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QR code dice. Something I've always wanted.
Set the scene: You are bound by duty to attend another family do, the drinks are flowing and then the games appear. You know that game playing always dissolve in to arguments, and as tempers flare, occasionally a game board ends up flying across the kitchen.
Now, to make sure family members become enraged and irrational even more rapidly, treat them to a game with QR dice.
"What did I roll?"
Open your smartphone, open application, poise the camera, scan, open, and there is your number. Every single time.
Playing cards next?
(Source: 2D Code)
Part of a 3D art project, QR code has found itself on clothing.
The participants of the project state their reasons as:
Can they be functional and direct people to places on the internet?
How can QR codes be created in textile form? How can designers, crafters, makers, tinkerers, artists, coders and interested dabblers use textile QR codes to send viewers to interesting places?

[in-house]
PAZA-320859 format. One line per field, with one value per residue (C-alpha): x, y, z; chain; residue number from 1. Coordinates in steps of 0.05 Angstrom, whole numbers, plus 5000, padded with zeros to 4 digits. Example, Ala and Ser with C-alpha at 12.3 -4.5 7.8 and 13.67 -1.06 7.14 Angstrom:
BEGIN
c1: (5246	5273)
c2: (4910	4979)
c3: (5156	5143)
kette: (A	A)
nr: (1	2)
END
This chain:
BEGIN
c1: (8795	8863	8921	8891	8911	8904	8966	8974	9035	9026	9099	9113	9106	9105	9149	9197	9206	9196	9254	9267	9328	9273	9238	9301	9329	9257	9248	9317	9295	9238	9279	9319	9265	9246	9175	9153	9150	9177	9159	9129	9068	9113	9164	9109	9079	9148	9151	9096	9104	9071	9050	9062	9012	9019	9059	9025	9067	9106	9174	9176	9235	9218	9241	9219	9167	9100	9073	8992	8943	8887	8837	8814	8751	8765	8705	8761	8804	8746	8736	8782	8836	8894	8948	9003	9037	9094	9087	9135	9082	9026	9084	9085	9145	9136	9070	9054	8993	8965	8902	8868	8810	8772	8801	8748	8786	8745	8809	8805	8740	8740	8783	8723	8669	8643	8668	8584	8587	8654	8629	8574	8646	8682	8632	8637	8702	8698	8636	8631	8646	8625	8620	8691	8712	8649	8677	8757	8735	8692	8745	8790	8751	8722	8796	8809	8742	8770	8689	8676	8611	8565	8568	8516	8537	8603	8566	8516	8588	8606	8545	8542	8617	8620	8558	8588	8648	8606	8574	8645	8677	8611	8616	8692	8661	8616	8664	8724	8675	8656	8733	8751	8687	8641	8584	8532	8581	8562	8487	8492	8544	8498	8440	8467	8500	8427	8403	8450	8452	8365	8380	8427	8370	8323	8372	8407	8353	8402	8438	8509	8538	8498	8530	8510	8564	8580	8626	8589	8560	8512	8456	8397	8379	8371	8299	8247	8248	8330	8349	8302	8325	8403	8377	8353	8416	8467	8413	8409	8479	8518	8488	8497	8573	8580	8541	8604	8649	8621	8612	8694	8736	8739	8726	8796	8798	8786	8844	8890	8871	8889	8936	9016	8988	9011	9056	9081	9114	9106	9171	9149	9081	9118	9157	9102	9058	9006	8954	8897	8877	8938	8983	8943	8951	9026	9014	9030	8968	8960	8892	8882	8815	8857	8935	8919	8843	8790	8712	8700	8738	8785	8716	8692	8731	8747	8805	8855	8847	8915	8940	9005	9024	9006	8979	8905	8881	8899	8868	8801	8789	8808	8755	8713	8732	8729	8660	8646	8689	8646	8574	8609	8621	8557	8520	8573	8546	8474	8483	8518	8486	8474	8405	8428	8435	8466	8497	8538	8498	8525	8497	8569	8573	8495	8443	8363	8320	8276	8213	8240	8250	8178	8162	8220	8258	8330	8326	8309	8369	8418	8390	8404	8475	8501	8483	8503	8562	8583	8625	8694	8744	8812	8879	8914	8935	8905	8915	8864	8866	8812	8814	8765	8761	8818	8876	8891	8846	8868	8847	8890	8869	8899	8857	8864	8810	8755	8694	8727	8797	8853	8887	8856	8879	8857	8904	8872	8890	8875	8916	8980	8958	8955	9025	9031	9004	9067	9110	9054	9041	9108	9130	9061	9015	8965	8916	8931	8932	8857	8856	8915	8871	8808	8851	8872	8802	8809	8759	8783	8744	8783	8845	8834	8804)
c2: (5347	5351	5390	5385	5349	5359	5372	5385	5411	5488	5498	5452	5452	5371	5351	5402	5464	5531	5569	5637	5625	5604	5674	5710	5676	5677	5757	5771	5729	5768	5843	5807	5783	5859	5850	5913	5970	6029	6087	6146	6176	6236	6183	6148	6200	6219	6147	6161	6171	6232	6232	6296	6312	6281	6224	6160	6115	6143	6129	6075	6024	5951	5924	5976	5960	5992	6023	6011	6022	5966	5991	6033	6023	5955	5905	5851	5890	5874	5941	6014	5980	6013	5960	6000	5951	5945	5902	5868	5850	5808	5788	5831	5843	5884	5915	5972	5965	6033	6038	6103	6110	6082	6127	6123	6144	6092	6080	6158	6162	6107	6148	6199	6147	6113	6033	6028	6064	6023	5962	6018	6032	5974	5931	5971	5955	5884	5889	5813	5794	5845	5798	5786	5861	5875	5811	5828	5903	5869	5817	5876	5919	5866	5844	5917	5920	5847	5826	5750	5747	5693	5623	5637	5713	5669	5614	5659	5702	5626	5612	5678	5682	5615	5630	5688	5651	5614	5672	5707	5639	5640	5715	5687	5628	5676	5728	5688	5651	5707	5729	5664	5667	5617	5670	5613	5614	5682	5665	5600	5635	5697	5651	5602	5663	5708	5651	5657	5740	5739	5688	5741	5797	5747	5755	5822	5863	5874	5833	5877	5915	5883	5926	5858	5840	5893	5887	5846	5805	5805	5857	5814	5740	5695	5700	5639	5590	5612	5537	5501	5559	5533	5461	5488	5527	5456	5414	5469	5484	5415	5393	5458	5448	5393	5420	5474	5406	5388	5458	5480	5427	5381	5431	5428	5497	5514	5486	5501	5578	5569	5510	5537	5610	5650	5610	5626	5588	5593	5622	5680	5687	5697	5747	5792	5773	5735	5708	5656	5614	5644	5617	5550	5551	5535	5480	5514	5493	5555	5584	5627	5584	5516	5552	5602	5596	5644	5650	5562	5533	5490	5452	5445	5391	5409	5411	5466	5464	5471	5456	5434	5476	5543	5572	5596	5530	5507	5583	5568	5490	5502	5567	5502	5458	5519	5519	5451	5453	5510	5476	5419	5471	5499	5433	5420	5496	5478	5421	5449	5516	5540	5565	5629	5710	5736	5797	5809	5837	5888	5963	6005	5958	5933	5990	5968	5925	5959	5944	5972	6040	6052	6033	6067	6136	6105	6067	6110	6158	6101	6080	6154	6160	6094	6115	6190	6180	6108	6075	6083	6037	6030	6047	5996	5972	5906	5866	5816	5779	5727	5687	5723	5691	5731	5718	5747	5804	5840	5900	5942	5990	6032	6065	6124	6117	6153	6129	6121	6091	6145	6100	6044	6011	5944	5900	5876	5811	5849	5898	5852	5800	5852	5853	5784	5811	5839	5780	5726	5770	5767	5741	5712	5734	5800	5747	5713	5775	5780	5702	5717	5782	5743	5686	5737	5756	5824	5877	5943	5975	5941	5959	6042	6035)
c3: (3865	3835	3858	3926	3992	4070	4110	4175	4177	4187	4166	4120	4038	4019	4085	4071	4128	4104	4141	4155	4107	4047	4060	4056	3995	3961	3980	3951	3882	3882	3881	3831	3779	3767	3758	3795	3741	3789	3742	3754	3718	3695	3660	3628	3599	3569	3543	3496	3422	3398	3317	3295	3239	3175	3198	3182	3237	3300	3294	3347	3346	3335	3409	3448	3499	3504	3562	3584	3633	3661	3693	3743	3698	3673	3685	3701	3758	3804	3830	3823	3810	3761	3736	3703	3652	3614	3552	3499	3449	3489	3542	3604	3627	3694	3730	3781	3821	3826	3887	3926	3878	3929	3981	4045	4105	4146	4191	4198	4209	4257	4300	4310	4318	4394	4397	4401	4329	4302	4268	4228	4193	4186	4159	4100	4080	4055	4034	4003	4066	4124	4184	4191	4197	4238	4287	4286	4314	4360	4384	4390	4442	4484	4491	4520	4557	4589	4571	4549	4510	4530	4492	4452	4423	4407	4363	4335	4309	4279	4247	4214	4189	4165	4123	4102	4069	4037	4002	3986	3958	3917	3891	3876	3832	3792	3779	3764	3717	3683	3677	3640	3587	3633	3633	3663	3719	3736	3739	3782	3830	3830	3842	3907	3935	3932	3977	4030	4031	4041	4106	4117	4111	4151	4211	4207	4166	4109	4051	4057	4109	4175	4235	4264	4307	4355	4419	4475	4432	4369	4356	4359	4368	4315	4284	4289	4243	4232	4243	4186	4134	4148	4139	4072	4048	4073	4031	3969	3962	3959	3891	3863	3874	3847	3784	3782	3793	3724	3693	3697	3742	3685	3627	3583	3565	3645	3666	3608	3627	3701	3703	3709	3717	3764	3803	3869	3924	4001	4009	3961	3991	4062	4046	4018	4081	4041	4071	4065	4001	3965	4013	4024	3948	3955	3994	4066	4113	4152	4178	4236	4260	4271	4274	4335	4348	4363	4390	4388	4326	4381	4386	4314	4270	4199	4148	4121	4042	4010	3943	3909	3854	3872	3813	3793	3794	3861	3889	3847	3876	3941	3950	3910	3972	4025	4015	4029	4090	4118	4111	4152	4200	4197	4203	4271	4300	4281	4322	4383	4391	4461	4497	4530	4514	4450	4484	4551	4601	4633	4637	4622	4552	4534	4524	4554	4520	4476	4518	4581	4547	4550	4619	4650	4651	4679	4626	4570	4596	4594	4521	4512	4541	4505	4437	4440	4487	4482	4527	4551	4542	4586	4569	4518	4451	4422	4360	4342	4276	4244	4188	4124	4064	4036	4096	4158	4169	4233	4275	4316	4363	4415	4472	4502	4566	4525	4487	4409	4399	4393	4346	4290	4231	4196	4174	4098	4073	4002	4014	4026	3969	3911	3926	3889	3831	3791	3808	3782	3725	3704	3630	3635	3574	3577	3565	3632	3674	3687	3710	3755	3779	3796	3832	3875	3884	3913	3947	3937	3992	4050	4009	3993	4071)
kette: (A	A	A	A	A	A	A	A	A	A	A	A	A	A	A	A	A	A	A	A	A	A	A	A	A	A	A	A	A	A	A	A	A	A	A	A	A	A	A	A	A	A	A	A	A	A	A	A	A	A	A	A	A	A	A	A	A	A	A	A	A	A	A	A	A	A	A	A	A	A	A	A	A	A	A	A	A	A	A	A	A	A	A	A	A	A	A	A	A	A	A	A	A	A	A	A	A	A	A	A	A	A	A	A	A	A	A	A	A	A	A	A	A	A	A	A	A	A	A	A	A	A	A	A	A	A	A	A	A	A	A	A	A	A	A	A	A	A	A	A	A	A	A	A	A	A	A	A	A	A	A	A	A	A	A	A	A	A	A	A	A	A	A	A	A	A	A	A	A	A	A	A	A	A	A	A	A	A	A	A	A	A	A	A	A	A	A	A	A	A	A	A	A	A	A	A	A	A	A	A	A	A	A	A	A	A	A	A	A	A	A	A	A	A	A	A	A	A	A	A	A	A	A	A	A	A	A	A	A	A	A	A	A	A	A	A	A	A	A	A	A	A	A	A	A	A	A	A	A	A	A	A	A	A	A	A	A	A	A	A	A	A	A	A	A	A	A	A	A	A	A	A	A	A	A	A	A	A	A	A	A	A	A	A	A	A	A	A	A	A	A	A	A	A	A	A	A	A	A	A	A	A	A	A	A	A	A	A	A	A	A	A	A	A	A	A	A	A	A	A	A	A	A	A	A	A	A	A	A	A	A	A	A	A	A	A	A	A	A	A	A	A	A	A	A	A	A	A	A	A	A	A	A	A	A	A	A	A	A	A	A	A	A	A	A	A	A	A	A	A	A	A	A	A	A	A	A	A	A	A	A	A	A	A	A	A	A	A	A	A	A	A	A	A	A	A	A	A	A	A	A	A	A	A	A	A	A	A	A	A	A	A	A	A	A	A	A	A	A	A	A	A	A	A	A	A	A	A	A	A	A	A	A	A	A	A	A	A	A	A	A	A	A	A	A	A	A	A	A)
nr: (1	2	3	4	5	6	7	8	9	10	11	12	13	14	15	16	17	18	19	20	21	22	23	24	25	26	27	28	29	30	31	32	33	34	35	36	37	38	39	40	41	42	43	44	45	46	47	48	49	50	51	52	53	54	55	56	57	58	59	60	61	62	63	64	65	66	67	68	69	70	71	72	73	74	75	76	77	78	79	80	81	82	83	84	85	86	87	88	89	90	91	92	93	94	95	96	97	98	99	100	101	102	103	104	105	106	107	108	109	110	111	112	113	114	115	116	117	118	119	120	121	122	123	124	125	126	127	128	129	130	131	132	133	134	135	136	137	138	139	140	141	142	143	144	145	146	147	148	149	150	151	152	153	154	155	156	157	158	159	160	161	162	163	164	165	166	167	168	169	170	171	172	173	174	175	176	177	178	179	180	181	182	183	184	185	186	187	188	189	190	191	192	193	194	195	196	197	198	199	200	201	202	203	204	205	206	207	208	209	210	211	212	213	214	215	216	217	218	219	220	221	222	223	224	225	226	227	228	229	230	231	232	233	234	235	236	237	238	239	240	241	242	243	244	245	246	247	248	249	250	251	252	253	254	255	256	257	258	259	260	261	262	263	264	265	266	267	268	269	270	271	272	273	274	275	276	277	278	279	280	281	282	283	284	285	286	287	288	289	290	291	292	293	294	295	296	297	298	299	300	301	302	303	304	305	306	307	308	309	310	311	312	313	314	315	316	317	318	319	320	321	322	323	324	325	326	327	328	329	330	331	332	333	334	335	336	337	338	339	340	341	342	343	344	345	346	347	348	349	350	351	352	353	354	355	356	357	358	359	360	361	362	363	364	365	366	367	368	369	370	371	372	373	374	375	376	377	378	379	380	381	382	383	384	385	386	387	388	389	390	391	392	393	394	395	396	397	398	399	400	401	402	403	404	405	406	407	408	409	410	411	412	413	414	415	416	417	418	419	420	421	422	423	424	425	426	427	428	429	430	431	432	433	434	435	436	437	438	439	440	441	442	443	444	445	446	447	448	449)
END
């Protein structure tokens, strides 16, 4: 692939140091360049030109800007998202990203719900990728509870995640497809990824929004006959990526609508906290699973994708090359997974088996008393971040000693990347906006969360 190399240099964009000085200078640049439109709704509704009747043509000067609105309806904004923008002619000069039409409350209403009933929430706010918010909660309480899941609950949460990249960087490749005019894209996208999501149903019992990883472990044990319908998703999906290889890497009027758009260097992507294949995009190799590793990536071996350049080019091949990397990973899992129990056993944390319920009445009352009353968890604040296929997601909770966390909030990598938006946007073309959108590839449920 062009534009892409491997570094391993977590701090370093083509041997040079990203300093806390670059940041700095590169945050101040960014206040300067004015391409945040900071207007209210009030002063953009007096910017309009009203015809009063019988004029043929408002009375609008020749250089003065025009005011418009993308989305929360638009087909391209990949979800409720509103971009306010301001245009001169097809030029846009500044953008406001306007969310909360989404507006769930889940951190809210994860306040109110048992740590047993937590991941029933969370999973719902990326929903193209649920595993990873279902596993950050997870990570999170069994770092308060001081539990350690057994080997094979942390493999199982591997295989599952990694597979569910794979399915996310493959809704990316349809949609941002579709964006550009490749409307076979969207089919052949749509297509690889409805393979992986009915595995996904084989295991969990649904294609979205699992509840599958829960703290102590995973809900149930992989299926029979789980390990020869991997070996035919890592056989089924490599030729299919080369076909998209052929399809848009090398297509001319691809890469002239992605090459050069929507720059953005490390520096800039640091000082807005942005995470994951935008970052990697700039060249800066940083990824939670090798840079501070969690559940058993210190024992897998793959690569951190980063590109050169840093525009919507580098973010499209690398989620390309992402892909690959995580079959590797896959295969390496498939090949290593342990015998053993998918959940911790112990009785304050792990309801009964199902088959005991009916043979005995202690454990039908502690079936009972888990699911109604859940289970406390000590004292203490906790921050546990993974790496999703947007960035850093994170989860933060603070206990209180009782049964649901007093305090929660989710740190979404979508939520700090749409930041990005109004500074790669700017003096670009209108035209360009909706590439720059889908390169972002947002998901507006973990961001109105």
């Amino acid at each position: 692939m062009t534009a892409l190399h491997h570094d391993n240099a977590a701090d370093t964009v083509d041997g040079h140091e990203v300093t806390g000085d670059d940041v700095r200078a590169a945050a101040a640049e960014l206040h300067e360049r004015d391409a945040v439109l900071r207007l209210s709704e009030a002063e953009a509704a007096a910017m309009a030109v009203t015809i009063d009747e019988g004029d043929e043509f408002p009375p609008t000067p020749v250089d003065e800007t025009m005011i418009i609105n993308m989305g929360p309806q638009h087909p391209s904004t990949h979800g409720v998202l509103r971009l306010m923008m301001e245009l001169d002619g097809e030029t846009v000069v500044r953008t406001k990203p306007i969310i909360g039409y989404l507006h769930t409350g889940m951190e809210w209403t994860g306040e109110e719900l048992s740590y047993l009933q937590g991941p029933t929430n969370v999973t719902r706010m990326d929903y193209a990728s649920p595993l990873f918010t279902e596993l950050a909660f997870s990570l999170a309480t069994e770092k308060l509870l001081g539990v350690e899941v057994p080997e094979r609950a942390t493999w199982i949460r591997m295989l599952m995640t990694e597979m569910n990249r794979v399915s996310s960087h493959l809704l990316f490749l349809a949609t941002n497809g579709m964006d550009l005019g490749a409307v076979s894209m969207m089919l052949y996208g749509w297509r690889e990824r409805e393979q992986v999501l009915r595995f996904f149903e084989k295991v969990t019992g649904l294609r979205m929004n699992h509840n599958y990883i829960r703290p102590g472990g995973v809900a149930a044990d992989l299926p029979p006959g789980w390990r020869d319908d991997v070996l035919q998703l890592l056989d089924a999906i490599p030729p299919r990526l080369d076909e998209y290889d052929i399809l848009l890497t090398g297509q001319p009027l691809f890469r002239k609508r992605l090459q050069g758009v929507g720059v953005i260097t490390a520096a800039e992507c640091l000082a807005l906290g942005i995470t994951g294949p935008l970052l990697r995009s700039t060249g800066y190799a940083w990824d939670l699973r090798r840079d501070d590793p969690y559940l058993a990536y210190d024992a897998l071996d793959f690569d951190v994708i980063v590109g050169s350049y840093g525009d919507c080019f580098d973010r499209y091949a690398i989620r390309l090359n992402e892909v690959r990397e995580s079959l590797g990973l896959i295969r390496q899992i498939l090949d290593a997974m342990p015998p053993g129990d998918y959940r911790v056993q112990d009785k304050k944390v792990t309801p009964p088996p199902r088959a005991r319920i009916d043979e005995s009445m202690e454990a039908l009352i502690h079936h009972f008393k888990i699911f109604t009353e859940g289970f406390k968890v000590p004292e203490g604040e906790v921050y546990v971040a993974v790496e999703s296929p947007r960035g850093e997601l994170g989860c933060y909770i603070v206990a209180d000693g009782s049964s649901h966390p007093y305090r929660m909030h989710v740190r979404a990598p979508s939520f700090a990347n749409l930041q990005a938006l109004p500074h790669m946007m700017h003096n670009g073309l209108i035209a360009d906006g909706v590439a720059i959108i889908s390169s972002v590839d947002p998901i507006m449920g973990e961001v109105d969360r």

How can an internationally and digitally collaborative project share ways of working and increase opportunities for exposure and networking?
Other examples include cushion covers, scarves, book covers and stitch patterns.
In the City of Manor, Texas, QR codes are used to display information on historical monuments.
The aim behind using quick response codes in this manner was to 'engage citizens, businesses and tourists by using mobile technology on a very limited information technology budget'.
City staff have educated local businesses on how QR-codes can be utilized in their marketing strategies, and the City of Manor planned to extend their wireless facilities to reduce problems for tourists who do not wish to pay to download content on their mobile devices.
You can read the report here (.pdf).
(Source: 2D Code)